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Big media pressure cannot endanger proposed media law in Uruguay

Reporters Without Borders supports a proposed broadcast media law, known as the SCA or Ley de Medios, which Uruguay's Chamber of Deputies began considering on 22 May and which is due to be submitted to the Senate by the end of the year.

The media freedom organization therefore regrets the pressure that some media groups have recently been exercising in an attempt to delay or block adoption of this bill, which could weaken their dominant position.

The provisions and goals of Uruguay's SCA recall those of Argentina's SCA, which we supported in principle although its implementation continues to be held up by a regrettable climate of polarization between the government and some privately-owned media.

Uruguay has so far avoided similar polarization and we hope that examination of this bill will not provide any pretext.

The dominant broadcast media groups are hostile to the proposed law, which would promote less concentrated ownership. Last week, the owners of Channels 4, 10 and 12 boycotted the digital broadcast licence allocation process until the last day, 8 July, although they had been assured that their licences would be renewed.

Hoping to keep all their frequencies and, furthermore, get the government to do a U-turn on the proposed law, they finally agreed to renew their licences in return for a 10-day extension to the deadline for presenting their programme plan to the Regulatory Unit for Communication Services (URSEC).

“This kind of blackmail is unacceptable,” Reporters Without Borders said. “The defence of a broadcast or print media company's business interests must not be confused with the fight for freedom of expression or information. It is regrettable that the bill's opponents are trying to confuse the two. Promoting more pluralism includes expanding the availability of broadcast frequencies in a transparent and fair way, and we think the SCA will do this. We support legislation or legislative provisions in Uruguay and elsewhere in the western hemisphere that promote less concentrated ownership and a balance between state-owned, privately-owned and community media. It should be recalled that Uruguay was a regional pioneer for community broadcast media, adopting a law in 2007 that assigned them a third of AM and FM radio frequencies and over-the-air television broadcast frequencies.”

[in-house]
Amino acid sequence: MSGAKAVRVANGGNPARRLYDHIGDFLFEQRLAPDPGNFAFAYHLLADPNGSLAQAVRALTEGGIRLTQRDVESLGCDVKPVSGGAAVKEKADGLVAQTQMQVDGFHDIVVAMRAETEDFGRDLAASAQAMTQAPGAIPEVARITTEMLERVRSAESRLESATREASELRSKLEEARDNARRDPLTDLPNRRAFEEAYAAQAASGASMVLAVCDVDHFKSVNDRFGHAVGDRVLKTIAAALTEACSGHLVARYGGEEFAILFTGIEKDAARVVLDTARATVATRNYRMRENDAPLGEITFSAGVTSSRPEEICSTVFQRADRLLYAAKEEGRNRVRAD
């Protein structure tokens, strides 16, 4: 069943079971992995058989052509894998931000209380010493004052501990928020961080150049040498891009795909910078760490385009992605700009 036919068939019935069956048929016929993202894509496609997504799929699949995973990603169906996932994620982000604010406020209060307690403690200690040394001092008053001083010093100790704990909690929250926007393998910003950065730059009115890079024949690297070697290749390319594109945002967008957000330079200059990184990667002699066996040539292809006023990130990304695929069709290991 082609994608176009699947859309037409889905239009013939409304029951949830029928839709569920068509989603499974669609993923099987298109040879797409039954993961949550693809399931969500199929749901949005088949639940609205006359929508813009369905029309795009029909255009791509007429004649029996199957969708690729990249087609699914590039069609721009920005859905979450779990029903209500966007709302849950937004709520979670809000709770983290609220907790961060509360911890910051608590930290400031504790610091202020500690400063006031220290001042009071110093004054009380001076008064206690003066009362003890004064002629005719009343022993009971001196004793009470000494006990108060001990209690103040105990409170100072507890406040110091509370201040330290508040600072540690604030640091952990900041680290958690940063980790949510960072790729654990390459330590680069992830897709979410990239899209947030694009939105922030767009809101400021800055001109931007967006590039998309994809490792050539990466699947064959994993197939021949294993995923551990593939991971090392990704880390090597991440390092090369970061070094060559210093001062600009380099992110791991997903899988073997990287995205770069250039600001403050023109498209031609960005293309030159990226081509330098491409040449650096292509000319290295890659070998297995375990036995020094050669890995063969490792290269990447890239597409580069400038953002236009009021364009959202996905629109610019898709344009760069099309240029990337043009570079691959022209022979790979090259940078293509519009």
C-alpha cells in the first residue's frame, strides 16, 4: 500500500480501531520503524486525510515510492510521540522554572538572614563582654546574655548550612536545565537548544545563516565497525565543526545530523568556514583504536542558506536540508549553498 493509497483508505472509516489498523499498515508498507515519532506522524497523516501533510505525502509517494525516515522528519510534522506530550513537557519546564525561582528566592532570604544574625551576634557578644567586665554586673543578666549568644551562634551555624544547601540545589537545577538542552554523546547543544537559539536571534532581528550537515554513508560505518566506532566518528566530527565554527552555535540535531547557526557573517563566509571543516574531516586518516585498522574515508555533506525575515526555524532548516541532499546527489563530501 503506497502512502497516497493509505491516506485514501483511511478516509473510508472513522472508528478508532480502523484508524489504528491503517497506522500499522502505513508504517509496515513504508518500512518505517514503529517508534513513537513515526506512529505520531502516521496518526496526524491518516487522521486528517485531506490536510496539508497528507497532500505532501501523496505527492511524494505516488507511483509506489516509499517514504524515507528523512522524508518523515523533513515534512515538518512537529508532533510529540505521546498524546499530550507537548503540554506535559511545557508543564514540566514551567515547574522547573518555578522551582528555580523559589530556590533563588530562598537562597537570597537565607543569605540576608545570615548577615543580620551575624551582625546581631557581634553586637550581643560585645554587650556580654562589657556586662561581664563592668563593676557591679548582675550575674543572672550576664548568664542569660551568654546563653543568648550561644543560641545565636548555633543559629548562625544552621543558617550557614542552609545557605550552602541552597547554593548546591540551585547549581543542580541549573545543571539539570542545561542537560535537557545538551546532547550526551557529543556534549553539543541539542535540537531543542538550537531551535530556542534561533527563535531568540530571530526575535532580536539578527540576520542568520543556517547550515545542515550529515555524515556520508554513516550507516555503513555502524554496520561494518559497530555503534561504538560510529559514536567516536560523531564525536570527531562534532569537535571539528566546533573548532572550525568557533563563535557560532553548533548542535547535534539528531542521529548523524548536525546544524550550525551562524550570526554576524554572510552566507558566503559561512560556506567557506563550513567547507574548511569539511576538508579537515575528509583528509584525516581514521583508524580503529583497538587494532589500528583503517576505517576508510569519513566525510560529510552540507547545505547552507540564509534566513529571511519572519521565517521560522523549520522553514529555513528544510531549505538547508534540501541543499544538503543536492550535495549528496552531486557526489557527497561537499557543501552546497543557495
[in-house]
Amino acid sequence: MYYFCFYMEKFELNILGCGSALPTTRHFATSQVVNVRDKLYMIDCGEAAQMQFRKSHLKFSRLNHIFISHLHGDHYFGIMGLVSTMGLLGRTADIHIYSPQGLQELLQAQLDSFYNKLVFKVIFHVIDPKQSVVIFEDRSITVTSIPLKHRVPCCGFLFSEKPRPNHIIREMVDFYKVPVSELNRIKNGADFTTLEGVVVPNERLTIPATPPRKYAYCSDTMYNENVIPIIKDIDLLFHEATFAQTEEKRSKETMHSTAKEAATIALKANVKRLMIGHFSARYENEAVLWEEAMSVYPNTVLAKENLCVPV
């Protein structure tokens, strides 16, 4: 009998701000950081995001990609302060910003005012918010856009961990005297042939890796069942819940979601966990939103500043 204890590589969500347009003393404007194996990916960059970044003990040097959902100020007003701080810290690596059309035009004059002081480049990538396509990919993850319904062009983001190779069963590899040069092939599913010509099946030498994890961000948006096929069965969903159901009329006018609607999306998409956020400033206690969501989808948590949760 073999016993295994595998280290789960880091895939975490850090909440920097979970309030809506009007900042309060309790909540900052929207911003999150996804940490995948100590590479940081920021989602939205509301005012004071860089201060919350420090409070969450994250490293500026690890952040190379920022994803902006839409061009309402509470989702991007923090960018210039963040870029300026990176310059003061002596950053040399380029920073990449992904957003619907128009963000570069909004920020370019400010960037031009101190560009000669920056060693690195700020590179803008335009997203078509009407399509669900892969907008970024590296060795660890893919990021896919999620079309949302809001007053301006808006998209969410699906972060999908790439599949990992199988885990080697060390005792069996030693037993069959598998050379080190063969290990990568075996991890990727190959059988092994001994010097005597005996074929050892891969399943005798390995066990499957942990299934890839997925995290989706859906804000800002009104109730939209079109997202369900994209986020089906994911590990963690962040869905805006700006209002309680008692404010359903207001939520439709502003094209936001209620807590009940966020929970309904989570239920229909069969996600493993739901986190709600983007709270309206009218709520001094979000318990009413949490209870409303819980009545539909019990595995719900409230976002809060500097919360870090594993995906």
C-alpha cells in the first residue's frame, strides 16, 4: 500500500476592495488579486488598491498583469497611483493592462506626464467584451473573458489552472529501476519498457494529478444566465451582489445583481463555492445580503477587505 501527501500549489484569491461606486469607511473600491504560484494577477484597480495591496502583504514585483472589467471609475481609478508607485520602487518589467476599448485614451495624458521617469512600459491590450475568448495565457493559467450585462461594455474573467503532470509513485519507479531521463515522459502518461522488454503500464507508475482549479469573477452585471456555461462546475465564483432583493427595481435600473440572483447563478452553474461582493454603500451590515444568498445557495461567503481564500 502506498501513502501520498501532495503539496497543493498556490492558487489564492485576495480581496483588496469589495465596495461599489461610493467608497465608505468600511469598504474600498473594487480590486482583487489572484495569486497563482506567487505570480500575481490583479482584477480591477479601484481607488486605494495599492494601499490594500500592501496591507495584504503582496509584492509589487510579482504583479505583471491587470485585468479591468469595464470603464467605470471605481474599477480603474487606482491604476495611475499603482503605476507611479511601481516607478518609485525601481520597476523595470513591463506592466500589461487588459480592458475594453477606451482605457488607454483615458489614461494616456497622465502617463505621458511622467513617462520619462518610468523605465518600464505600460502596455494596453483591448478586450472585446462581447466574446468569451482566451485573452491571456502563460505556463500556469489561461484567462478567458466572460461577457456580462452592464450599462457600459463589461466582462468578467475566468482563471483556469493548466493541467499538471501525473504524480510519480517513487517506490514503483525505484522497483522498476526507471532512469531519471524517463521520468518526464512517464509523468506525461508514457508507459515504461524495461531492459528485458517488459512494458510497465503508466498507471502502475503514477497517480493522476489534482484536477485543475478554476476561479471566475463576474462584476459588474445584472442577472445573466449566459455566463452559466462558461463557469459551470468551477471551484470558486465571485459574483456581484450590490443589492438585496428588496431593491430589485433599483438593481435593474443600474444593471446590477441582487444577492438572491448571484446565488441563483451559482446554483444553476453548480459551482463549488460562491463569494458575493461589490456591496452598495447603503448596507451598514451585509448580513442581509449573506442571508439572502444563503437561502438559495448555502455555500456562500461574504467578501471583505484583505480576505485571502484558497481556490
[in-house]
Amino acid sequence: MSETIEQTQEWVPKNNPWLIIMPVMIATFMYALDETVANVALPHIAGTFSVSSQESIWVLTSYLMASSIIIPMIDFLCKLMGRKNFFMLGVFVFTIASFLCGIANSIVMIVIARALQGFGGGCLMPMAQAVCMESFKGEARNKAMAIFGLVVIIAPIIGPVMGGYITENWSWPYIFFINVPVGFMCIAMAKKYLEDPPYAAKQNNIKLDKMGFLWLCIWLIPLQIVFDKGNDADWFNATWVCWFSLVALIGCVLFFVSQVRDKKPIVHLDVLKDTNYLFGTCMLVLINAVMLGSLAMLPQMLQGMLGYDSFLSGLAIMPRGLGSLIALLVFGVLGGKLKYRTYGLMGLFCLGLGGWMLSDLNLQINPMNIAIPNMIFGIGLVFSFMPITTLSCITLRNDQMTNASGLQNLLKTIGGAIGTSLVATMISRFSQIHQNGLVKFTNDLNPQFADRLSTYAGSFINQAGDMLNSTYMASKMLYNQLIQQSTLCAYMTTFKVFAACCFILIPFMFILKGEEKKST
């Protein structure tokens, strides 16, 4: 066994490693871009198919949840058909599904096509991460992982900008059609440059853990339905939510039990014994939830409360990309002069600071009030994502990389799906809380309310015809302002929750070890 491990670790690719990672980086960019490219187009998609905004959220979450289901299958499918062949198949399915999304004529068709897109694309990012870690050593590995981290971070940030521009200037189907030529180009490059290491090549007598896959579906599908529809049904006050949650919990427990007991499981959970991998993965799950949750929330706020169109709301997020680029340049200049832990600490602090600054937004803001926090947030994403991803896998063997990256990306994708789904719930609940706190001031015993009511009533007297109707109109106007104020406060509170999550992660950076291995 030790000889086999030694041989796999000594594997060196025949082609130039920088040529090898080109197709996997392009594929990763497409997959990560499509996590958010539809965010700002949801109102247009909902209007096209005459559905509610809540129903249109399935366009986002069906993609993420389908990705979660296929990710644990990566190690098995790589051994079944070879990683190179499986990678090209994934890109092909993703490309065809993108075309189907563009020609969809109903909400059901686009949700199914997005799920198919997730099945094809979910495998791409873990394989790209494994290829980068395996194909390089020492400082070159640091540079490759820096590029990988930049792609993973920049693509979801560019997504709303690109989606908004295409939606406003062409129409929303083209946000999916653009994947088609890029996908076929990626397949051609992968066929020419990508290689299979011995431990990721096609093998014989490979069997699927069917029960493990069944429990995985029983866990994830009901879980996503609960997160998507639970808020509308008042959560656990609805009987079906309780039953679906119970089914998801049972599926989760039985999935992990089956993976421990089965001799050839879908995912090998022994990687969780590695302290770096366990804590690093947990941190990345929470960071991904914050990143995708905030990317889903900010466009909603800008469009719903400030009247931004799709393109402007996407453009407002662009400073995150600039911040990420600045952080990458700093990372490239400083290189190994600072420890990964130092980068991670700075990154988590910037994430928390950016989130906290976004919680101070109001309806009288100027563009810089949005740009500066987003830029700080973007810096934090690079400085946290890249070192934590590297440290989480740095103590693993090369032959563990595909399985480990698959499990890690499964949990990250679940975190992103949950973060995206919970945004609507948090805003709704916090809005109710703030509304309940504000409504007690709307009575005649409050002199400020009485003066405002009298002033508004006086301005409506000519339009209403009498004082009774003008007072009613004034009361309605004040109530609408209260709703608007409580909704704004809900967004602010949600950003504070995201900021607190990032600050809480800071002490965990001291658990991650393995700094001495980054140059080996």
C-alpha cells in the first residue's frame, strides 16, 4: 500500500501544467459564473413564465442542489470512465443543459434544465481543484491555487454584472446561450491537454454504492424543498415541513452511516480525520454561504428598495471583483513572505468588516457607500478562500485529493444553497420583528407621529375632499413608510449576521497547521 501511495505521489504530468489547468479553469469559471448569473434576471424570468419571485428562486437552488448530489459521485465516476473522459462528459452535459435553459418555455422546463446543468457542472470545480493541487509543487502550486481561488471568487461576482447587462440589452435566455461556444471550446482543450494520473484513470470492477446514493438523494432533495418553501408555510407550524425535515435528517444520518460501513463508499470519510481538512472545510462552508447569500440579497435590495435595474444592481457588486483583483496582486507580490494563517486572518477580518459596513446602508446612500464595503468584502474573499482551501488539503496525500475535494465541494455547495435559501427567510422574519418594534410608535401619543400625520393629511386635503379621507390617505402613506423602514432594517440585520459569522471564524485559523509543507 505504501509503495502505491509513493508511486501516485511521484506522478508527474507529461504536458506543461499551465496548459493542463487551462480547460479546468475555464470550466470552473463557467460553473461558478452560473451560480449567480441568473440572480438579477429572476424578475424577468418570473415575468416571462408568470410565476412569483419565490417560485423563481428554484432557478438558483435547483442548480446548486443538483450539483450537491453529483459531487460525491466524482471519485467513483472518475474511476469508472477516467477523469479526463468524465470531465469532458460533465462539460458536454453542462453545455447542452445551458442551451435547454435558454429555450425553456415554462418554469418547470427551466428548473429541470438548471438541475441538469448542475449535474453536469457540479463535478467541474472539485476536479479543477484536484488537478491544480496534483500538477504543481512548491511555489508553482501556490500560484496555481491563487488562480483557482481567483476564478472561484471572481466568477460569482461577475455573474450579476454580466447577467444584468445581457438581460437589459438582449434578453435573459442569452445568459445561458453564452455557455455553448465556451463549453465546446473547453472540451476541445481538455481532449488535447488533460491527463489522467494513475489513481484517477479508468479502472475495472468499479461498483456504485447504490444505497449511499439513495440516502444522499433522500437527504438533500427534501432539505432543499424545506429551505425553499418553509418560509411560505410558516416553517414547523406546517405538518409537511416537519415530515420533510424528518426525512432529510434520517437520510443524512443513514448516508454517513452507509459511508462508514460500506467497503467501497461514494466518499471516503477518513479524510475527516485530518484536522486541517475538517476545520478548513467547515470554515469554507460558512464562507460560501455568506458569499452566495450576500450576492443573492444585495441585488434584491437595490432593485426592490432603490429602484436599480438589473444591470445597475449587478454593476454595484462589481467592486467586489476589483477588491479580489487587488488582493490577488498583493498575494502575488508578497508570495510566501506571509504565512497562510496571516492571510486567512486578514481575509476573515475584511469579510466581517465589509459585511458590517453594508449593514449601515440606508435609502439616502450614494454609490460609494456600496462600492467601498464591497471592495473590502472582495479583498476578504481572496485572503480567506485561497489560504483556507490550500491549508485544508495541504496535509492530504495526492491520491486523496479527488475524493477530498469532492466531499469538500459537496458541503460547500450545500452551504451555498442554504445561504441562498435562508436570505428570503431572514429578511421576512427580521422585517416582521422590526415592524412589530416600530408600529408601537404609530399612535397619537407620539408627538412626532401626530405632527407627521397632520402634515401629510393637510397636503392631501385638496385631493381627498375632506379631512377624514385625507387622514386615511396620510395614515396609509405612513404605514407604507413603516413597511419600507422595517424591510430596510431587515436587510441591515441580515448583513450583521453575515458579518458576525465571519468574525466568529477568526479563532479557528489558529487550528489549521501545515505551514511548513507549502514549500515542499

Reporters Without Borders particularly supports articles 44 and 45 of the SCA, which aim to prevent broadcasting oligopolies. Article 44 would limit each owner to no more than two AM, two FM and two over-the-air broadcast TV licences anywhere in Uruguay, while article 45 would limit ownership of subscription TV services.

At the same time, no person or company would be able to have more than six licences anywhere in the country and no more than one in a single locality - a ceiling that would increase to three in Montevideo department.

Initial concessions would be valid for 10 years for radio and 15 years for TV while, in both cases, the renewal period would be 10 years (article 117). They would be allocated on the basis of competitive bids that would be conducted transparently and would include public consultation, as in the 2007 community radio law.

In a major safeguard against censorship, article 106 forbids “discriminatory use of the granting or renewal of permits and licences with the aim of exercising pressure in order to punish or reward journalists or media according to their news coverage or editorial policies.” Such a clause could usefully have been included in similar legislation in other countries in the region.

While the SCA would restrict programming at certain times of the day to protect minors and would impose a nationally-produced content quota, it refrains from any other attempt to control or regulate content. In this, it is similar to Argentina's SCA and quite different from Ecuador's recently-adopted media law.

Reporters Without Borders concluded: “In every respect, the future SCA is a model of media regulation for other countries in the region, where freedom of information suffers from glaring imbalances. The civil society debate that oversaw the drafting process was also exemplary.”

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